Tuesday, October 9, 2012

Strike Nation - Largest African economy crippled by series of strikes

South Africa, the largest economy in Africa, is suffering a series of strikes that is not only crippling its economy but also how the world views the country. Starting within the mining industry, the strikes have now spread to the public sector and the trucking industry. The possibility of it spreading to rail and port workers is strong as the South Africa Transport and Allied Workers Union has applied for permission to expand the strike to these workers.

After Asia, Africa is the fastest growing region in the world and is home to a growing middle class. South Africa is considered an entry-point for many international companies interested in expanding into Africa. However, the risks surrounding the current turmoil and rising costs have resulted in growing concern for many companies contemplating such a move.  In fact, the strikes have exposed South Africa’s persistent issues of widespread poverty and unemployment despite the end of apartheid over eighteen years ago. It also raises a question concerning the region overall - how much will this affect the growth of the overall region?

Every industry has been affected by the strikes, including the automobile industry which represents 10% of South Africa’s manufacturing segment. After a three day strike by The National Union of Metalworkers, Toyota agreed to increase wages by a reported 5.7%. During the strike, the company lost 2,428 vehicles worth of production, about 14% of its monthly average. Despite this and to show its commitment to the country, Toyota opened a new parts distribution warehouse in Ekurhuleni, Gauteng, South Africa. The facility holds more than 2.2 million parts pieces worth more than 350 million rand ($42 million) and supports 268 local suppliers.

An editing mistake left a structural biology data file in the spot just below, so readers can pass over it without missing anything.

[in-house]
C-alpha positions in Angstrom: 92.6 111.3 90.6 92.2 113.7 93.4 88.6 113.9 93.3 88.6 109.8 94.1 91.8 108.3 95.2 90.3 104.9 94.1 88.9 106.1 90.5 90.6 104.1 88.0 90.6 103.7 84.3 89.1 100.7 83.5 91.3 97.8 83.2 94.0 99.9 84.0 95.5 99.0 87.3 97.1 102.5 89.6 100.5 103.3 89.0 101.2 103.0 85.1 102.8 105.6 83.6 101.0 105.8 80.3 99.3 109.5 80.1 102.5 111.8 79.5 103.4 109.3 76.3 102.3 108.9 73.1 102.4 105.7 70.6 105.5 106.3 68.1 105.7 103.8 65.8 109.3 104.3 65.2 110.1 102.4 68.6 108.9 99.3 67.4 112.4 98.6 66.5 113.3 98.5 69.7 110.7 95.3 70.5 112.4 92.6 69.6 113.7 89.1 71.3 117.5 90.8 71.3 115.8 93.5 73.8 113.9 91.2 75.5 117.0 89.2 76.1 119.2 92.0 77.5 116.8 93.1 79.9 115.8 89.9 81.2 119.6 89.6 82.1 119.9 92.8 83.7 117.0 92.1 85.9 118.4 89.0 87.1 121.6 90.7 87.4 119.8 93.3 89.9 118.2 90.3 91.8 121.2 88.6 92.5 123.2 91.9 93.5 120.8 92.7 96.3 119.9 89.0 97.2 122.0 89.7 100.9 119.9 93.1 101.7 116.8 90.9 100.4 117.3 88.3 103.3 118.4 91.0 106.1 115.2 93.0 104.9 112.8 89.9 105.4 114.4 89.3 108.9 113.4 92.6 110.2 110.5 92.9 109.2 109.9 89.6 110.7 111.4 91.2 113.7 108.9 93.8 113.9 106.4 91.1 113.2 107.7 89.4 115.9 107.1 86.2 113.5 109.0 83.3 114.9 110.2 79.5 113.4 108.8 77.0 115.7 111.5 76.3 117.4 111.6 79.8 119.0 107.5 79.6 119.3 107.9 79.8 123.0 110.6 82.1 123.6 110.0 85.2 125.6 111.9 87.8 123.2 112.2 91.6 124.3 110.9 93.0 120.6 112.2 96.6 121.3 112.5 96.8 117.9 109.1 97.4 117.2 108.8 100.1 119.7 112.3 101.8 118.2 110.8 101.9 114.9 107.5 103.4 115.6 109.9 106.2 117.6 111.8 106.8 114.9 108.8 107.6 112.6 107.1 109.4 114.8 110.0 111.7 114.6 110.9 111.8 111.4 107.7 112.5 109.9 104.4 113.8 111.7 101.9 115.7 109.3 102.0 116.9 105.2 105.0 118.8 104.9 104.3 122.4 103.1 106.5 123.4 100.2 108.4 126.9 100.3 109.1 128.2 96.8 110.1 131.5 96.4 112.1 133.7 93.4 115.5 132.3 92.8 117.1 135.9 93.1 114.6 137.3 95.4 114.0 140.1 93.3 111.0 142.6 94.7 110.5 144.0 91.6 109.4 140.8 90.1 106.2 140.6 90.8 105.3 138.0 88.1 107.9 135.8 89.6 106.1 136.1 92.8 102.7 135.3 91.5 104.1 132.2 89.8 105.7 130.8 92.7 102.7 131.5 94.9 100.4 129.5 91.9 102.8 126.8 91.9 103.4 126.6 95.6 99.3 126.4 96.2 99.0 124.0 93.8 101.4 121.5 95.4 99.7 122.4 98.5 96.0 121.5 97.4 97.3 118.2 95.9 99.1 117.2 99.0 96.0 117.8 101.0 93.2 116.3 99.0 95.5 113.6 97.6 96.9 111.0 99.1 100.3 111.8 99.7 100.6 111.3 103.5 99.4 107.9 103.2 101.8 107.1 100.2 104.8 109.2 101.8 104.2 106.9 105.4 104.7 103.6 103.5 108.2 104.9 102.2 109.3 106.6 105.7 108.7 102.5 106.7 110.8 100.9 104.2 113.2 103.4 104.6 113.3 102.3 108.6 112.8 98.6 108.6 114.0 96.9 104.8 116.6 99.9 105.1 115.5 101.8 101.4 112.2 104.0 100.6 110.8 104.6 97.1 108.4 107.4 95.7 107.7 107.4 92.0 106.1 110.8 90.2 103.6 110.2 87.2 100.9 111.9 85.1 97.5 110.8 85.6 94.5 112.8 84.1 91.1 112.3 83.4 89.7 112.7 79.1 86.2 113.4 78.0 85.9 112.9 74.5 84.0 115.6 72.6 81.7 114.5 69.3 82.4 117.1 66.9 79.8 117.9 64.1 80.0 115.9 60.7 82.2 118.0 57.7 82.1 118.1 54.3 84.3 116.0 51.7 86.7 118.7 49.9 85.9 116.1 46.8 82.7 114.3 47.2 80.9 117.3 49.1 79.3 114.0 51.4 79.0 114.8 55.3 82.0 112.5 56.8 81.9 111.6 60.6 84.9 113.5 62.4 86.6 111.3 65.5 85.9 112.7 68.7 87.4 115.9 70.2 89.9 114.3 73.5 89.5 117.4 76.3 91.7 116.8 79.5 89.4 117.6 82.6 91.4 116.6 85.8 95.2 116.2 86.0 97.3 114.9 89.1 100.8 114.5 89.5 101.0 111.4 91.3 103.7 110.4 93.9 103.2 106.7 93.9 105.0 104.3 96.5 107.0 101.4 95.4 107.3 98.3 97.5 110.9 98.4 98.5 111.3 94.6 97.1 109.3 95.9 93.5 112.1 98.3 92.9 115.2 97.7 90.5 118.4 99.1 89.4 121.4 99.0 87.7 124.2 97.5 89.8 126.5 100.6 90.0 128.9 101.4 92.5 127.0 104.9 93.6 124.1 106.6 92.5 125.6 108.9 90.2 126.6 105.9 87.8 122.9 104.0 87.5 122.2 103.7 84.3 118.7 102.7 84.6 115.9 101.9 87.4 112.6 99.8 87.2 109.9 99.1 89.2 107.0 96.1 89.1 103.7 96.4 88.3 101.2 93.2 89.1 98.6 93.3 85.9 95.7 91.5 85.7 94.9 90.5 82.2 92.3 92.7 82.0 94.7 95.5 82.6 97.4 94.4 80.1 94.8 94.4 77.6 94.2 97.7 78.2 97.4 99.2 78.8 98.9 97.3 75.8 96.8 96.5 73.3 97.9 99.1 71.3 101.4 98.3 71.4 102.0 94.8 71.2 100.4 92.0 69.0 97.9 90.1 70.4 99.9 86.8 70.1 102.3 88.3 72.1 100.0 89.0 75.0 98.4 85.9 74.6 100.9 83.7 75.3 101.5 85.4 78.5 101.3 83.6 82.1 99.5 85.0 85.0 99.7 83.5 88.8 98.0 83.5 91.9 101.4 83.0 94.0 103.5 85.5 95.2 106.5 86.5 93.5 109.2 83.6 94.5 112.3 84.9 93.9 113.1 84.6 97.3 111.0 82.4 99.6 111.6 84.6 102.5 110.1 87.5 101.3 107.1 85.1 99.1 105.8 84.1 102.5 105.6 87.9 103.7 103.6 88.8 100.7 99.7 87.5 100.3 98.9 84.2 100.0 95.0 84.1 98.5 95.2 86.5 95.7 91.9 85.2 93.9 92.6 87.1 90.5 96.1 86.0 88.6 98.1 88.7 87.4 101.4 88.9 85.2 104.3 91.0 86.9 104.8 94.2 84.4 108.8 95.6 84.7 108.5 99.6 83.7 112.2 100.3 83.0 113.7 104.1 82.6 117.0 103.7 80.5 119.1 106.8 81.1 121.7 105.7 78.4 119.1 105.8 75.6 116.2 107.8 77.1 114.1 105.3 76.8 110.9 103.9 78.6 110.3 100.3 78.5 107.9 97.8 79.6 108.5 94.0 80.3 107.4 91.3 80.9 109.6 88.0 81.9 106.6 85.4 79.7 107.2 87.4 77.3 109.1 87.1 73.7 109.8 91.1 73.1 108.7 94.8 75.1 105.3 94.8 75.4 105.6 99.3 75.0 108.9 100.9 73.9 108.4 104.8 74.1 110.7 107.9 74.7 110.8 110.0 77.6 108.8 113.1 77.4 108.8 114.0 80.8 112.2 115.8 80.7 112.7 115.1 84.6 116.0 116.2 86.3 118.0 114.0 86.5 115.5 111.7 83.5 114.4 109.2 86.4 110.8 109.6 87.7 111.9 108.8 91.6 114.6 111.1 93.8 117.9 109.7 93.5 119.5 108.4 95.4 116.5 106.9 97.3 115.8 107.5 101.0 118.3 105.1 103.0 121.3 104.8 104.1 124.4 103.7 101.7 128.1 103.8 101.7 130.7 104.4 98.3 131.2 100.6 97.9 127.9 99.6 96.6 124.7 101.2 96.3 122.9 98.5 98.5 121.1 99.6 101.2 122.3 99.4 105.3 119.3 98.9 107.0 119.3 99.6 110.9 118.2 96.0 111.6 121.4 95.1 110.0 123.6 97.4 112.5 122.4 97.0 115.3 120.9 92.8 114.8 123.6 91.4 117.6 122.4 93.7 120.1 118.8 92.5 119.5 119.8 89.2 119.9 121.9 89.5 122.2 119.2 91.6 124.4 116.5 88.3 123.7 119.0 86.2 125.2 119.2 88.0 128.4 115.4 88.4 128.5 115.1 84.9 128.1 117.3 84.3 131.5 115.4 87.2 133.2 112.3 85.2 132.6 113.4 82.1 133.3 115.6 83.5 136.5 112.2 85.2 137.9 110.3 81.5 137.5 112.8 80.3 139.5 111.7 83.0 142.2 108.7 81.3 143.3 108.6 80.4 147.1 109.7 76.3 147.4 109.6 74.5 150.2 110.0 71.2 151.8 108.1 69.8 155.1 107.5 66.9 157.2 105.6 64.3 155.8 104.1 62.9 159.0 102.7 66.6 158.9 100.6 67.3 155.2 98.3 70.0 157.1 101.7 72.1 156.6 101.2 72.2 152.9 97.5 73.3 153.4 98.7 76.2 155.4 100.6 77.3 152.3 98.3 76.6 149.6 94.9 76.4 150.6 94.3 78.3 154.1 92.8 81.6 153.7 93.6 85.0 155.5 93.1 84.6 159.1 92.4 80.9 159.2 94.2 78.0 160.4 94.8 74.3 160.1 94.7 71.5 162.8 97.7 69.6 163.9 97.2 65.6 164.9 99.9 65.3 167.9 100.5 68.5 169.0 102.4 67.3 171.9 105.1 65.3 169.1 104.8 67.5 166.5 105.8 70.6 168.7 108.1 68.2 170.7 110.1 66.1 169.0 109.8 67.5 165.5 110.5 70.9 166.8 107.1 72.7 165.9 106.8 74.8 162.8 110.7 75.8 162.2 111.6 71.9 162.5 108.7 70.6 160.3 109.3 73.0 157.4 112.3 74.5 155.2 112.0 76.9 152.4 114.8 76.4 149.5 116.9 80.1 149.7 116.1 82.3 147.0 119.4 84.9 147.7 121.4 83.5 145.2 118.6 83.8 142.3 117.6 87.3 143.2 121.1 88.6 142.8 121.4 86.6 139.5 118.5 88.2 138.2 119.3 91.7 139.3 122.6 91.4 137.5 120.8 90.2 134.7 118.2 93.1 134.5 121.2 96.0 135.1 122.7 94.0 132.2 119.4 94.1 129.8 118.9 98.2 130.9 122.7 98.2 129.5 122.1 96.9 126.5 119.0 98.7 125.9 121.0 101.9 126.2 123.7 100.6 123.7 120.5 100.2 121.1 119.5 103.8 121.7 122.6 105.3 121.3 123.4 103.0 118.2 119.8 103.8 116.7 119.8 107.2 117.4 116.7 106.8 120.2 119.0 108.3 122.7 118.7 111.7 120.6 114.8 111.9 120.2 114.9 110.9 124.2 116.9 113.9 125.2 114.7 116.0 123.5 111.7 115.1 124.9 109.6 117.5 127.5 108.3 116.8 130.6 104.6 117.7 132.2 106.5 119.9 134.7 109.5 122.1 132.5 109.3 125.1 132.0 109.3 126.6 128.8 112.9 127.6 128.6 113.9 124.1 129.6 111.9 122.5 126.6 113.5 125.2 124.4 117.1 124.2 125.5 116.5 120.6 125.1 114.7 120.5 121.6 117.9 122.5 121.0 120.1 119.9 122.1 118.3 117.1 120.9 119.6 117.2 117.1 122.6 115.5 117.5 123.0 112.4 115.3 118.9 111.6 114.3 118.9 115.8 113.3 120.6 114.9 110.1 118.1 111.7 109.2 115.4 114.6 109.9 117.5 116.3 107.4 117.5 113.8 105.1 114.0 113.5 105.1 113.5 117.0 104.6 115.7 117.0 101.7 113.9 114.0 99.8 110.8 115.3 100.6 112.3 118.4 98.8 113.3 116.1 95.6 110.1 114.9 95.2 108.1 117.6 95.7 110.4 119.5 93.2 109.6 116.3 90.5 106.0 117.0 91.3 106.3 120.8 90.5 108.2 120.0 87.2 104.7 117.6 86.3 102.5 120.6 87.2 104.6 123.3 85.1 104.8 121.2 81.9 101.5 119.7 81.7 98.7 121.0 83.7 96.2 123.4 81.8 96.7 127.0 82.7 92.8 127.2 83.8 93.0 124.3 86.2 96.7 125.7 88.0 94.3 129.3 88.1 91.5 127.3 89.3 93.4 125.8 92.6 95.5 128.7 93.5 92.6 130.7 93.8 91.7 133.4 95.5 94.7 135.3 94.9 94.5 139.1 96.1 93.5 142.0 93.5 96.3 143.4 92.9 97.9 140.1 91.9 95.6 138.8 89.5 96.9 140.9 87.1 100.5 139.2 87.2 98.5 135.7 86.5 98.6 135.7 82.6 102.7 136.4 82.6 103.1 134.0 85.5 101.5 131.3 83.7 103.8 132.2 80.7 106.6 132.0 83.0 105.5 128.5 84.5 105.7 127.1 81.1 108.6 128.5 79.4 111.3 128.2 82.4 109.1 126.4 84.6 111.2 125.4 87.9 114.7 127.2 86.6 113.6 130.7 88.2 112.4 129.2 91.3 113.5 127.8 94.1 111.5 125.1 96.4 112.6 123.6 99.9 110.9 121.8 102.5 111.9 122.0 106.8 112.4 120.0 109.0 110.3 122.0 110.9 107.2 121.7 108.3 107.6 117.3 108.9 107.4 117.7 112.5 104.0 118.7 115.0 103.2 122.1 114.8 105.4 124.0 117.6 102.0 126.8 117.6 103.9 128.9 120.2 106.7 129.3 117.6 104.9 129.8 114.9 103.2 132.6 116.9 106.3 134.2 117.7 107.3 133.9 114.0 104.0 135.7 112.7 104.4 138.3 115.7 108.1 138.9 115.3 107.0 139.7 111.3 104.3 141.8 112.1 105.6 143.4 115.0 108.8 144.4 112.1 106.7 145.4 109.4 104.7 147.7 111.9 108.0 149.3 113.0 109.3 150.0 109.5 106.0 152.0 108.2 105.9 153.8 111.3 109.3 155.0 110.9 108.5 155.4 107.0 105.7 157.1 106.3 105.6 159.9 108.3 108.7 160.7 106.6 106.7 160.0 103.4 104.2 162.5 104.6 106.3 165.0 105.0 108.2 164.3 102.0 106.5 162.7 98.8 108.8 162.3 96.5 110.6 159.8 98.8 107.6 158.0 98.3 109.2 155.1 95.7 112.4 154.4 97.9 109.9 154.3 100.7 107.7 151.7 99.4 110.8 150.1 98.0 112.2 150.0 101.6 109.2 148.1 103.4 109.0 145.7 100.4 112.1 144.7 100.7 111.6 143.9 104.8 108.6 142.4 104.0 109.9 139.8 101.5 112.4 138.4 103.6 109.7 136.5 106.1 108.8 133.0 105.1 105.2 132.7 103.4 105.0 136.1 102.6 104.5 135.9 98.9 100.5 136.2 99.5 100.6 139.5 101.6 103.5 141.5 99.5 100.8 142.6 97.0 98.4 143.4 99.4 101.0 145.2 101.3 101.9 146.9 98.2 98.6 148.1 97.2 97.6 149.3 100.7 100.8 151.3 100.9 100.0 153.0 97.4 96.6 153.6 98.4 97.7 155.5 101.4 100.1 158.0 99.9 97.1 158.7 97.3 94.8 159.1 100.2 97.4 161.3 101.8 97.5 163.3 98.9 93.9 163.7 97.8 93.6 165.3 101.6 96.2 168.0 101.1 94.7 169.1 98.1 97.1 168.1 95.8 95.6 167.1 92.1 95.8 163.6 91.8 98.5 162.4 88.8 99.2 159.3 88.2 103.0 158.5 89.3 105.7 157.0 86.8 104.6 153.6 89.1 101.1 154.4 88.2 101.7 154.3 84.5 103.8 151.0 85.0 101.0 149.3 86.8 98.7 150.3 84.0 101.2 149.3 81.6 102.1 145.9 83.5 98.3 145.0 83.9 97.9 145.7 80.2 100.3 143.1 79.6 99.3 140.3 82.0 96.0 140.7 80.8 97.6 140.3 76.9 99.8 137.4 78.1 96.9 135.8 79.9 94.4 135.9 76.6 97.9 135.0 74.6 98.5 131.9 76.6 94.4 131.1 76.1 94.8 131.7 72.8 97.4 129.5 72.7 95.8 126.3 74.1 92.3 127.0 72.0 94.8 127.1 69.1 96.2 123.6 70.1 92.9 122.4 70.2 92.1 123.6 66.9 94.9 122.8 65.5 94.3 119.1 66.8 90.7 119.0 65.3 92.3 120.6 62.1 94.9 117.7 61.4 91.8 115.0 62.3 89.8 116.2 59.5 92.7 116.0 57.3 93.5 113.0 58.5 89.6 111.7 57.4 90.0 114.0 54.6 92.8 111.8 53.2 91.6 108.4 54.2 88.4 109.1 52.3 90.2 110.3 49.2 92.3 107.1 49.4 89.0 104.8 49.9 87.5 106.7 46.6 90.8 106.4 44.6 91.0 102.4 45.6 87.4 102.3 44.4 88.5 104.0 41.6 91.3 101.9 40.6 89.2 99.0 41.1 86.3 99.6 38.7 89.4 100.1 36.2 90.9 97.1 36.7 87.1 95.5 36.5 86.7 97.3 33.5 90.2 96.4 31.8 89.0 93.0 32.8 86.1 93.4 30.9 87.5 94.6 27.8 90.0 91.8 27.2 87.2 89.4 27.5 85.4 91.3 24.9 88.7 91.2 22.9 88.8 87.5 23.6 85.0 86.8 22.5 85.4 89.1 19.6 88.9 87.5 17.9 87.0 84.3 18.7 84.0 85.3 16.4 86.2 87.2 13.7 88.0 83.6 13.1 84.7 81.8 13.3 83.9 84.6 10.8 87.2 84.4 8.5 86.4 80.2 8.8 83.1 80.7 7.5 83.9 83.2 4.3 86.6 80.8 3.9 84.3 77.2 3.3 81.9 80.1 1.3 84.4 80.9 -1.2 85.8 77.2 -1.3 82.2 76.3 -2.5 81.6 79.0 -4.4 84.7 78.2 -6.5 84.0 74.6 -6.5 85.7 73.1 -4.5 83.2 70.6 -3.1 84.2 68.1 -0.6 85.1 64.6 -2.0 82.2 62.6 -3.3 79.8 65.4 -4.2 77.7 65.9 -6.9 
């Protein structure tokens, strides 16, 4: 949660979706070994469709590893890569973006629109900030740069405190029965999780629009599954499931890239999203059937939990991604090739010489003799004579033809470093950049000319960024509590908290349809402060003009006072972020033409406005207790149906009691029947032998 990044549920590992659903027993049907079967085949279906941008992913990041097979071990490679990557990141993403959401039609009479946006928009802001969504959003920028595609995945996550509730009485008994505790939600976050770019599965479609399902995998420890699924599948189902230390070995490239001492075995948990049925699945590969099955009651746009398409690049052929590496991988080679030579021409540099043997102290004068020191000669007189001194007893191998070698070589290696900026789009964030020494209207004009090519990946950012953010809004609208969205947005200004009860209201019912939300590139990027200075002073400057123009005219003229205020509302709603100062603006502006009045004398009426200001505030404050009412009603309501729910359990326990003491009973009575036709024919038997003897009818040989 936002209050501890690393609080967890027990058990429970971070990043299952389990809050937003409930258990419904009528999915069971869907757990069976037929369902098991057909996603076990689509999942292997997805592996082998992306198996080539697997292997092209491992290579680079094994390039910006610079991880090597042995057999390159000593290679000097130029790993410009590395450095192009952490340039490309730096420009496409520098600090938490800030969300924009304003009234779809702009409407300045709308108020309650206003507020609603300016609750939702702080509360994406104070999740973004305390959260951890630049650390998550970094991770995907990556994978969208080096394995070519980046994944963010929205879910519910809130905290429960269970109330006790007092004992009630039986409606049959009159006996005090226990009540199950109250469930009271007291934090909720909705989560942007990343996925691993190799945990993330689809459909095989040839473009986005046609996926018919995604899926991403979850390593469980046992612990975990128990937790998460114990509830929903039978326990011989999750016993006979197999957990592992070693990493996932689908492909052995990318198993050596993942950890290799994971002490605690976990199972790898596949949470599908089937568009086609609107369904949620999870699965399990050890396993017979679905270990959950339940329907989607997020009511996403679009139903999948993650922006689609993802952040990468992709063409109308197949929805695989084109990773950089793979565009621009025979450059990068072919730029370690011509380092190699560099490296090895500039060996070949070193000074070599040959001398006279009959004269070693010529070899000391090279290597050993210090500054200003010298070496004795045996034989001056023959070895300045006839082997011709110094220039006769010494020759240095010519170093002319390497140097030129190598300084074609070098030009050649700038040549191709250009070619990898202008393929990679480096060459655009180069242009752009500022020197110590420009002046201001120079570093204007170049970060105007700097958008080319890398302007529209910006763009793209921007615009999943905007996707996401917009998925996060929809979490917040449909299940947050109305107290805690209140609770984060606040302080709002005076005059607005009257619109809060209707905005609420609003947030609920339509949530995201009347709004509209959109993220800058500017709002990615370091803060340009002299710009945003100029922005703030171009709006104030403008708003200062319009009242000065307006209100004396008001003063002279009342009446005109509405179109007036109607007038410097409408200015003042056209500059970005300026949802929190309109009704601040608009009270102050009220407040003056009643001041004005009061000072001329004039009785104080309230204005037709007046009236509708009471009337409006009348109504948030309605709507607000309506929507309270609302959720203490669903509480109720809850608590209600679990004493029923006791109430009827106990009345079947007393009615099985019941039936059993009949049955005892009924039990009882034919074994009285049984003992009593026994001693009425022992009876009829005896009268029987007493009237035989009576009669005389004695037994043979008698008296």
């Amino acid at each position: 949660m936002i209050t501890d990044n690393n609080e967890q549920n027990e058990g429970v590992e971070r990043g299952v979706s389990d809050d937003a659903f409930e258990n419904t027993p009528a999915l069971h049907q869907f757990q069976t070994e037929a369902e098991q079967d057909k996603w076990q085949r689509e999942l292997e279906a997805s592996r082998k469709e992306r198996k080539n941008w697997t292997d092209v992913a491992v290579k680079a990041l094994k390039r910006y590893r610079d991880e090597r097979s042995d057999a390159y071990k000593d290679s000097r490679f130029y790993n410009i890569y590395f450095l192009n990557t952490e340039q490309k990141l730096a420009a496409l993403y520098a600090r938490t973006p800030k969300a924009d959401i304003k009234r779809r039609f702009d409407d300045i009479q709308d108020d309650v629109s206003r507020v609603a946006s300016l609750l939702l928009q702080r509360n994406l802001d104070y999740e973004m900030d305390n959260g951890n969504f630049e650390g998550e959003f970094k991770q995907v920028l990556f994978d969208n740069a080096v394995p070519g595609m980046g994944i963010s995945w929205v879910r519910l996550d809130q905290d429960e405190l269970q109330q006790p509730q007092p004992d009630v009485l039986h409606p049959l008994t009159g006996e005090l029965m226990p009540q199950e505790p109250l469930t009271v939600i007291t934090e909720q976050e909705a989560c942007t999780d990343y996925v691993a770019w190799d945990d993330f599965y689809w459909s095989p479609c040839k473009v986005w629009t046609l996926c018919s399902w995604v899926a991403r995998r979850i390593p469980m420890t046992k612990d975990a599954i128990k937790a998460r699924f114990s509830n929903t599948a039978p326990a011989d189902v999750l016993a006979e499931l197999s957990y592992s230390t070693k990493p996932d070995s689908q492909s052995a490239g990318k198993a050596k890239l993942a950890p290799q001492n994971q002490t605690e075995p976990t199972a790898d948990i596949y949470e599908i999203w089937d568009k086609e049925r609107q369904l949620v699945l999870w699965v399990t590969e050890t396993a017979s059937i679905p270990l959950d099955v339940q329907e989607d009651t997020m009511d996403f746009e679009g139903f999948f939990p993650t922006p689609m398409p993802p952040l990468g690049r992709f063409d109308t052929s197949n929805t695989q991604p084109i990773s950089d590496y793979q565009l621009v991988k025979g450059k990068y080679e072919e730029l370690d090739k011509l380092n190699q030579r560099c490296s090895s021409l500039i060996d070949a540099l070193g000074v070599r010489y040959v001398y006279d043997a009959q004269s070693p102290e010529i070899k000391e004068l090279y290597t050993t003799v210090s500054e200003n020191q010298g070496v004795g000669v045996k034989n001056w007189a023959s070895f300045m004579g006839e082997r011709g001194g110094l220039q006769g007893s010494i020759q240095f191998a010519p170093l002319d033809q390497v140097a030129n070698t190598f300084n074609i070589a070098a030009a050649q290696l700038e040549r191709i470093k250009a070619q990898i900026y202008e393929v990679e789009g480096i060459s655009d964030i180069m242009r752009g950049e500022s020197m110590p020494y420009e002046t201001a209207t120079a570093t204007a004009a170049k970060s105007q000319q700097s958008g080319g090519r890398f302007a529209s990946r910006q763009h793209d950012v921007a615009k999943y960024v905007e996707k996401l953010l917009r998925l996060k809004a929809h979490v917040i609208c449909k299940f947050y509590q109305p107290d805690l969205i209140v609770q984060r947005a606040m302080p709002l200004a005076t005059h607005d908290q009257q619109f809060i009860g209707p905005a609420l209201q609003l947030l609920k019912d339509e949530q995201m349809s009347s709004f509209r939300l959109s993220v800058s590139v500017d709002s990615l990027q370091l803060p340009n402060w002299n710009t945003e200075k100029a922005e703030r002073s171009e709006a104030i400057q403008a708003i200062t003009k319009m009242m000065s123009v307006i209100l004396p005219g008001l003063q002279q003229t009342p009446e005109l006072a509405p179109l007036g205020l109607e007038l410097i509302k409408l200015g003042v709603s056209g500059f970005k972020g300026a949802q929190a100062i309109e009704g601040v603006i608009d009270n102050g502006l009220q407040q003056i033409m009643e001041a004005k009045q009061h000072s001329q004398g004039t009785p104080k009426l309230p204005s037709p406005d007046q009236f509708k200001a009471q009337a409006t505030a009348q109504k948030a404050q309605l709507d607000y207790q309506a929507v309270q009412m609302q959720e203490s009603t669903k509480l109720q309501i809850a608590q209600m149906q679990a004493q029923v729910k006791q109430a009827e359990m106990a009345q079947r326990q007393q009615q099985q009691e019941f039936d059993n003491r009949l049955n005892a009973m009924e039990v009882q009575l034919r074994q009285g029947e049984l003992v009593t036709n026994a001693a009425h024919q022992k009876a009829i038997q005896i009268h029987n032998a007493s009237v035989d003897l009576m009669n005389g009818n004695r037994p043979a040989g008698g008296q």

Now in its third week, strikes by more than 20,000 truck drivers demanding higher wages has halted the delivery of goods across the country. According to General Motors, “the transport workers strike has disrupted material supply activities in our vehicle assembly facility.” The trucking strike has halted the delivery of goods throughout the country and as a result food and fuel shortages have been reported. Shell noted that it would not be able to honor contracts to deliver fuel near Johannesburg because of the trucking strike. If rail and port workers strike, the situation will only worsen.

South Africa faces a complete collapse of its economy if the issues surrounding the strikes are not resolved soon. Prior to the strikes, the economy was already suffering due to declining demand from its largest trade partner the European Union. Now, it faces a direr situation as its currency plummets and manufacturing comes to a halt.

Although little word is coming from the logistics community, one would suspect that many of these providers are in constant contact with customers but also at a standstill particularly as the country’s entire transportation infrastructure is likely to come to a halt.

An update: It was announced on the 9th that about 15,000 truck drivers will return to work on Wednesday. This, after employers agreed to raise wages by at least 10%. However, members of the South African Transport and Allied Worker's Union will not resume work and are still in negotiations.

Second update: Good news, it appears the trucking strike is now over per this article from Mail & Guardian.